Eliduc assumes that Guilliadun is dead, and that it’s his fault for bringing her to France, so he decides to do penance by establishing an abbey. At this point, it appears that God has judged Eliduc to be disloyal and has punished him accordingly.
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When Eliduc returns home, Guildelüec finds him distraught. Two days later, he heads off into the forest again to check on Guilliadun’s body. Though she still appears not to breathe, she has a tiny bit of color in her cheeks. Eliduc weeps over her, prays, and returns home. He does this daily, and finally, Guildelüec sends a spy after him. When the spy reports that Eliduc lamented loudly inside the chapel, his wife is disturbed and decides to check things out for herself while Eliduc has business elsewhere.
There was a body of medieval folklore involving enchanted sleep that could only be reversed by magic (“Sleeping Beauty” being a famous example). This story is a bit different, though, since heartbreak, not a curse, seems to have triggered Guilliadun’s swoon. Again, Guildelüec doesn’t hesitate to take matters into her own hands when she’s worried about her husband.
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When Guildelüec finds the maiden on the chapel altar, she knows this is the reason for her husband’s behavior. She says that “either pity or love will prevent me from ever knowing joy again” and sits weeping for the dead girl. Just then, a weasel suddenly runs out from beneath the altar. A servant quickly kills it with a stick. But soon, a second weasel appears and circles the first one, touching it with its foot. When the first weasel doesn’t respond, the second, seemingly distressed, runs into the woods and soon returns to the chapel with a bright red flower in its teeth. It places the flower into the other weasel’s mouth, and the first weasel quickly recovers.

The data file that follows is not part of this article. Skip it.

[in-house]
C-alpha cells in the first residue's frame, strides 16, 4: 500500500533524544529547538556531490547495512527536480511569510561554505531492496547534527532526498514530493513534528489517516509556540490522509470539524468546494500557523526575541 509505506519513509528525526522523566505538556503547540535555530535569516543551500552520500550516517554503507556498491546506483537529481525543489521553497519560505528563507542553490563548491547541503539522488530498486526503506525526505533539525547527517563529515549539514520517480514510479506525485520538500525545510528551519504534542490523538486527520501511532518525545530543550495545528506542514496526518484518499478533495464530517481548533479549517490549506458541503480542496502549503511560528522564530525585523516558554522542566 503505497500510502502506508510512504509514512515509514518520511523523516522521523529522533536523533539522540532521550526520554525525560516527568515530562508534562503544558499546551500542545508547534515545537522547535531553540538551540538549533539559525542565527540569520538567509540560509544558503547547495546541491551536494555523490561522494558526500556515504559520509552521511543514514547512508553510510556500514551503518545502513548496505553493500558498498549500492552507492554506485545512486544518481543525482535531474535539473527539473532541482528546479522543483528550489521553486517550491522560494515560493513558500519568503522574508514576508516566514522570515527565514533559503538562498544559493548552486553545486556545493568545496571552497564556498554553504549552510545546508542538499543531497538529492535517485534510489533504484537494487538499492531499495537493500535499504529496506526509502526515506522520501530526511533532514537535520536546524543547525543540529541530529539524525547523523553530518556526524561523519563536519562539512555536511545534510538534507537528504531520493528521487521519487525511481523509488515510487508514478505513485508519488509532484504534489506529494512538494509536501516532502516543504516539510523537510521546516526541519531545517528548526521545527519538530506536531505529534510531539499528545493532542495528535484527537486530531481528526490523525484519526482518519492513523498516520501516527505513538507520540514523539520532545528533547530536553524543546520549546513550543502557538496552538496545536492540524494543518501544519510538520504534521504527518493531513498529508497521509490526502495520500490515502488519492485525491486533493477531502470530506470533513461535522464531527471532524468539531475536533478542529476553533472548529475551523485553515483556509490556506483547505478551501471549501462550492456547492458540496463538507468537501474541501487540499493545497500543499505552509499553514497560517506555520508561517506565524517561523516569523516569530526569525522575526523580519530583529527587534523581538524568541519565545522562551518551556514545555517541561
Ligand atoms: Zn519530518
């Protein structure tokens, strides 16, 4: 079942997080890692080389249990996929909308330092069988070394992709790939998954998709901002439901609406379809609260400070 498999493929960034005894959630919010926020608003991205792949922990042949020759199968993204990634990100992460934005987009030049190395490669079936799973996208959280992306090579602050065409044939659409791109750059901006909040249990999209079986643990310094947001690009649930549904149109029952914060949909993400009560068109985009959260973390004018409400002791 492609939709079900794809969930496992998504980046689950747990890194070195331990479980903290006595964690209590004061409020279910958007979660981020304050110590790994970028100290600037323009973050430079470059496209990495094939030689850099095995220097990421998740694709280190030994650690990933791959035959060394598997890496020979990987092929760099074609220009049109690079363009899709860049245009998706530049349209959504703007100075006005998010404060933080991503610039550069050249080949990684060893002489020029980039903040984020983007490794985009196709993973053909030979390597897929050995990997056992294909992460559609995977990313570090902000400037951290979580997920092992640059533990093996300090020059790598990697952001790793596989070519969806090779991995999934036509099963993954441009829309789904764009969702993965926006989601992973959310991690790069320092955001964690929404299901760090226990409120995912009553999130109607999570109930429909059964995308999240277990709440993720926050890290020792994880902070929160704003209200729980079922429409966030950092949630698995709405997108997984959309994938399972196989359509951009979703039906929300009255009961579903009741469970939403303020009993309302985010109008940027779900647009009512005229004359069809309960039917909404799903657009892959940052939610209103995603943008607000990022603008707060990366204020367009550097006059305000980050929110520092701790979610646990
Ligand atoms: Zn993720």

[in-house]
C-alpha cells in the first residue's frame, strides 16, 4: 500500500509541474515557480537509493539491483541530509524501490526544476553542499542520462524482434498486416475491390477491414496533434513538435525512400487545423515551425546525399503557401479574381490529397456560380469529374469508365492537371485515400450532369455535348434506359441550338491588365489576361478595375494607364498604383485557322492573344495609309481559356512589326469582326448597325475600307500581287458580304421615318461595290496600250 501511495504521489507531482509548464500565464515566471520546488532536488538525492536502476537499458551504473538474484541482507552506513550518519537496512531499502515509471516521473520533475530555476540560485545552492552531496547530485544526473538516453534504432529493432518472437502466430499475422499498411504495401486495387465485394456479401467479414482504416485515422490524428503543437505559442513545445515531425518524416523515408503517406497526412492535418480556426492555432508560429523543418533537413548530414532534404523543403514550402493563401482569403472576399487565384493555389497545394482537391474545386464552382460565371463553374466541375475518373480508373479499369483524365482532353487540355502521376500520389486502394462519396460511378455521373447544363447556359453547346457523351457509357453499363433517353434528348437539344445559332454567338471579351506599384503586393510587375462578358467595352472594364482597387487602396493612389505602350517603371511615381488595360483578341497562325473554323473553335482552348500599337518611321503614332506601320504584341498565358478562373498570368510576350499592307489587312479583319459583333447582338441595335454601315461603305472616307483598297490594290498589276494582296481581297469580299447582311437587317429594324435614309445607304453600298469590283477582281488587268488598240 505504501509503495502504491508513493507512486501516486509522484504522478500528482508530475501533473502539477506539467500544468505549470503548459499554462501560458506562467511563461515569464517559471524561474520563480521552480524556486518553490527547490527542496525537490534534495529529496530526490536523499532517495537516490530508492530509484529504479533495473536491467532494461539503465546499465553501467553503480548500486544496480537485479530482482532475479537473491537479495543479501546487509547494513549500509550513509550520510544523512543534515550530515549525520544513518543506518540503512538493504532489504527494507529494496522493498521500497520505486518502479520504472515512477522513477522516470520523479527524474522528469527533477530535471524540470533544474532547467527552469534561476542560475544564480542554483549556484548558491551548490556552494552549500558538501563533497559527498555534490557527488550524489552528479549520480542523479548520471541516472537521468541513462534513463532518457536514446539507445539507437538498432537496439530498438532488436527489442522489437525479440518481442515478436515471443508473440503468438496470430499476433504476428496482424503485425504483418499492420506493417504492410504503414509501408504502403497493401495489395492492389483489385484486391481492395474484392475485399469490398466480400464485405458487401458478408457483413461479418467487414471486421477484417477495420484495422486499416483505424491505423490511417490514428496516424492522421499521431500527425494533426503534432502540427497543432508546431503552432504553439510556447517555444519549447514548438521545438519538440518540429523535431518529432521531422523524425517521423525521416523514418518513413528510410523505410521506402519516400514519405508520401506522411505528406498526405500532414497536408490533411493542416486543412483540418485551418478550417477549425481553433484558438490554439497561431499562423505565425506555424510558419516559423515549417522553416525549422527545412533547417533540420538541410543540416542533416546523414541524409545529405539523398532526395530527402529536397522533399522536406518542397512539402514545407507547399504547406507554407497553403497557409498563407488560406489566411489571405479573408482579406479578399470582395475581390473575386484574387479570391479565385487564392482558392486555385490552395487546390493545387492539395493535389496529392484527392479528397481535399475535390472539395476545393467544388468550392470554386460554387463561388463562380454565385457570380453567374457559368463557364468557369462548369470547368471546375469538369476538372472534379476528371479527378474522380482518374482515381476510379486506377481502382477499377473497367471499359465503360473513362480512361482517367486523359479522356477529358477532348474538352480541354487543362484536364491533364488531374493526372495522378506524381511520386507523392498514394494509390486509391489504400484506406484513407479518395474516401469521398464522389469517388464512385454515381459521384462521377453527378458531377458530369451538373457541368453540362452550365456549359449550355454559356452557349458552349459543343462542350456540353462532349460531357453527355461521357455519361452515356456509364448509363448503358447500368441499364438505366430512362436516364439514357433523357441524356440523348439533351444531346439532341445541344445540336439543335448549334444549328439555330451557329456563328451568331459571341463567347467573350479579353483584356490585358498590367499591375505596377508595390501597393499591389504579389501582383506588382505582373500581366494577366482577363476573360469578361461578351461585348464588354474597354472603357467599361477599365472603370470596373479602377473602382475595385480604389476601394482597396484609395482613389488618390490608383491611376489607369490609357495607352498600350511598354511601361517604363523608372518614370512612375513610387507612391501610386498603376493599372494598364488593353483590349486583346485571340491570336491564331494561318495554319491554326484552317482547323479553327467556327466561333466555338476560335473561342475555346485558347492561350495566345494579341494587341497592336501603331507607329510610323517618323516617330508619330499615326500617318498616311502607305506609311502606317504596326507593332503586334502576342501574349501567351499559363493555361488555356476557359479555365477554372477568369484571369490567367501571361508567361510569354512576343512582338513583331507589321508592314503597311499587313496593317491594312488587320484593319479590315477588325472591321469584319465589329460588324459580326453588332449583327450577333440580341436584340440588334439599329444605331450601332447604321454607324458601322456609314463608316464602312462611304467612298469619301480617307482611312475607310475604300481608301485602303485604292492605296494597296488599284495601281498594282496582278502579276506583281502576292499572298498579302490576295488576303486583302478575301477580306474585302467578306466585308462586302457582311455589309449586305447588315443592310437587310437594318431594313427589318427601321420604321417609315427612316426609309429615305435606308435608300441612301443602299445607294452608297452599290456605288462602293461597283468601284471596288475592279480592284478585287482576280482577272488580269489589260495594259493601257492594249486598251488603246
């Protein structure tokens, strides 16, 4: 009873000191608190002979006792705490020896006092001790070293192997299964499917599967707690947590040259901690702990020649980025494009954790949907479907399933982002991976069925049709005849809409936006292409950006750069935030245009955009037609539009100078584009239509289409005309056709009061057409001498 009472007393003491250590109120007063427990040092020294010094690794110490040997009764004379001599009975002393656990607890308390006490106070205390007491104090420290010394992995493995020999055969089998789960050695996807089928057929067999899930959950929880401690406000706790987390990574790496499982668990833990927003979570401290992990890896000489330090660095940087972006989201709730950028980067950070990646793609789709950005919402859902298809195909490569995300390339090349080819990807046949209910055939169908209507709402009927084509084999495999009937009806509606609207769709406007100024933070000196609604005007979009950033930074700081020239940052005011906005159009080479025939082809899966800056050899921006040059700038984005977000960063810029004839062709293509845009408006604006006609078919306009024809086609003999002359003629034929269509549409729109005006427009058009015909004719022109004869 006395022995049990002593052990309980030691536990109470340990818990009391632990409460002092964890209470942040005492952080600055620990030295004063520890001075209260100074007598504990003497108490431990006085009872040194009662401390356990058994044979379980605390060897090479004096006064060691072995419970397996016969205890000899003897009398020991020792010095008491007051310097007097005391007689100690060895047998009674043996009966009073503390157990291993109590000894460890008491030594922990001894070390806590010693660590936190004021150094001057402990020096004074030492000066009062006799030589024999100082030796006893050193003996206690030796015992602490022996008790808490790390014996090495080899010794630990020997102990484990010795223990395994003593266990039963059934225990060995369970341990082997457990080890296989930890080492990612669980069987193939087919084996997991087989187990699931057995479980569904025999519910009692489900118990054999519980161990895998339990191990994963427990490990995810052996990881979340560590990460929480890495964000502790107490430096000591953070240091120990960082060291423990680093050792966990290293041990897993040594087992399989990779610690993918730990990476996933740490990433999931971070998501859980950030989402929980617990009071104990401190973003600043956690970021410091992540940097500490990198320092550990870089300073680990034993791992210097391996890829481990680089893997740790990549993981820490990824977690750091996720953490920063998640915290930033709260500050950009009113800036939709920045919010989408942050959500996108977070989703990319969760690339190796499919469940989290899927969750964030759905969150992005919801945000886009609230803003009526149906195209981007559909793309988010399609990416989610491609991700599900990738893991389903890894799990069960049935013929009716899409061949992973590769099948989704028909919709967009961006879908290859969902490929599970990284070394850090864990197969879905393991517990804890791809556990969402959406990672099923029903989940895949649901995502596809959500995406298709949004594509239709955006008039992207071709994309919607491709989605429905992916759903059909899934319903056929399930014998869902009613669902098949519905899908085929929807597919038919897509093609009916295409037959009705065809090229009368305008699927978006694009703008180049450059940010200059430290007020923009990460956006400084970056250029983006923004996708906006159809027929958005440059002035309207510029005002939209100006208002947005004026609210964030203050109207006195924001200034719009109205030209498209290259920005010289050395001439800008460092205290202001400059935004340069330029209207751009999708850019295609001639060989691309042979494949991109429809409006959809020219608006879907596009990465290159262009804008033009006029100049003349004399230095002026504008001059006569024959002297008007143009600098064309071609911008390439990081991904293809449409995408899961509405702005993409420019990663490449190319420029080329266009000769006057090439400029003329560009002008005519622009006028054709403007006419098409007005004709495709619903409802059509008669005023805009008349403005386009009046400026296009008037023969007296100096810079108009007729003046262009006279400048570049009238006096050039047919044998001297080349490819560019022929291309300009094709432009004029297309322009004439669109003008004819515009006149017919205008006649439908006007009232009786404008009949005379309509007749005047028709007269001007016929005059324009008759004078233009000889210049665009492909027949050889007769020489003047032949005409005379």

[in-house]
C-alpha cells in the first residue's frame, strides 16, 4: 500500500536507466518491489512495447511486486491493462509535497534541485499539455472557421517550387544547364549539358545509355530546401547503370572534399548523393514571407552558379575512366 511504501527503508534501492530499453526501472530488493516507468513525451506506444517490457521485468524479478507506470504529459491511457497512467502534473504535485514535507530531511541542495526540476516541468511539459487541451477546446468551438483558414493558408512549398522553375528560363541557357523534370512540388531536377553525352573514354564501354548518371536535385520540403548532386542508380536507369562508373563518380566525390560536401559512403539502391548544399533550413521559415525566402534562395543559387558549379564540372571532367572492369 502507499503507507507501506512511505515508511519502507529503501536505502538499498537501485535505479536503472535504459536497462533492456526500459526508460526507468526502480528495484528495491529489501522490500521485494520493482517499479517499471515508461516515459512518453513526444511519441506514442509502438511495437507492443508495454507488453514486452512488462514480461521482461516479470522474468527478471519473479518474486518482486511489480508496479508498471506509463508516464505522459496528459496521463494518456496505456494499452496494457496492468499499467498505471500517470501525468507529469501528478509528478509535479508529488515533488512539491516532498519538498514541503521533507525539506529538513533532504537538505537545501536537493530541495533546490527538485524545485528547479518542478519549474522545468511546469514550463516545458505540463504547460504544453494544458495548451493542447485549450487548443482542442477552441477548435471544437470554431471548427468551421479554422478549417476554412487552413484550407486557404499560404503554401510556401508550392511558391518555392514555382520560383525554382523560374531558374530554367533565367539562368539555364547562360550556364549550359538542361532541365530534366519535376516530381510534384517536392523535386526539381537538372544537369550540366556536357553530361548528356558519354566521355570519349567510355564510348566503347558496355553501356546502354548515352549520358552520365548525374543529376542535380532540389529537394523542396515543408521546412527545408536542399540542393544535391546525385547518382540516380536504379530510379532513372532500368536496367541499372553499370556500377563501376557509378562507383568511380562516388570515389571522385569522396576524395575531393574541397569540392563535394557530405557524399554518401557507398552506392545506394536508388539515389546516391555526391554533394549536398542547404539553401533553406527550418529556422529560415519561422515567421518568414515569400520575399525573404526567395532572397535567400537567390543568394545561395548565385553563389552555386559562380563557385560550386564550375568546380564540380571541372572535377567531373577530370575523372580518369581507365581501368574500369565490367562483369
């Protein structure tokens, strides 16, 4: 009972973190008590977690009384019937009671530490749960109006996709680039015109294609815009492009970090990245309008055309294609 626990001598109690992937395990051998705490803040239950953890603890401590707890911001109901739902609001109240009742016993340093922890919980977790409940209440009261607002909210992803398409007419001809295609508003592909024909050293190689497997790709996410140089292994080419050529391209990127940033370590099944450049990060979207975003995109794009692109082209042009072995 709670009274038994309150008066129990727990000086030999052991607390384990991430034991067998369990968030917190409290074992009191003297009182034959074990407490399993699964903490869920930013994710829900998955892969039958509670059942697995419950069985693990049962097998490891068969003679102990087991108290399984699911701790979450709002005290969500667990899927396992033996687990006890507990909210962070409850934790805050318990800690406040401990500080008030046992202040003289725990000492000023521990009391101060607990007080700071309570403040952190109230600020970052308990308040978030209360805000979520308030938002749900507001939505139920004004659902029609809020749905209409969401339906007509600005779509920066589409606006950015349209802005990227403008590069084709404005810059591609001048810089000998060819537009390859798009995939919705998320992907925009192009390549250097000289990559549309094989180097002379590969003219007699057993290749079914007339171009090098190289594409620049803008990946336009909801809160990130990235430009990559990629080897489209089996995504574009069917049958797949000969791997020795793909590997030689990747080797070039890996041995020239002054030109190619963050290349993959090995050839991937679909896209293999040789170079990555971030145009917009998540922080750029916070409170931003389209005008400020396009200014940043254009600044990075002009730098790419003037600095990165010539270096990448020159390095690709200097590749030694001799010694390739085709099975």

Guildelüec is a deeply sympathetic person; though she doesn’t know exactly what’s happened, it doesn’t make her husband look good, and yet she’s still ready to pity the sleeping girl. In the Middle Ages, some folk traditions held that weasels were capable of using medicine. In the lays’ most elaborate example of animals assisting human love, these weasels demonstrate what Guildelüec should do to help Guilliadun.
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When Guildelüec sees this, she orders her servant to catch the weasel. She quickly takes the red flower from the animal’s mouth and places it into Guilliadun’s mouth. A short time later, Guilliadun breathes again. Then she opens her eyes and says, “I have slept so long!” Thanking God, Guildelüec asks the girl about herself, and Guilliadun explains that she is a princess from Logres who fell in love with the knight Eliduc. But Eliduc sinfully tricked her, concealing the fact that he was married. Now he has abandoned her in a foreign land and betrayed her. She concludes that “She who trusts a man is extremely foolish.”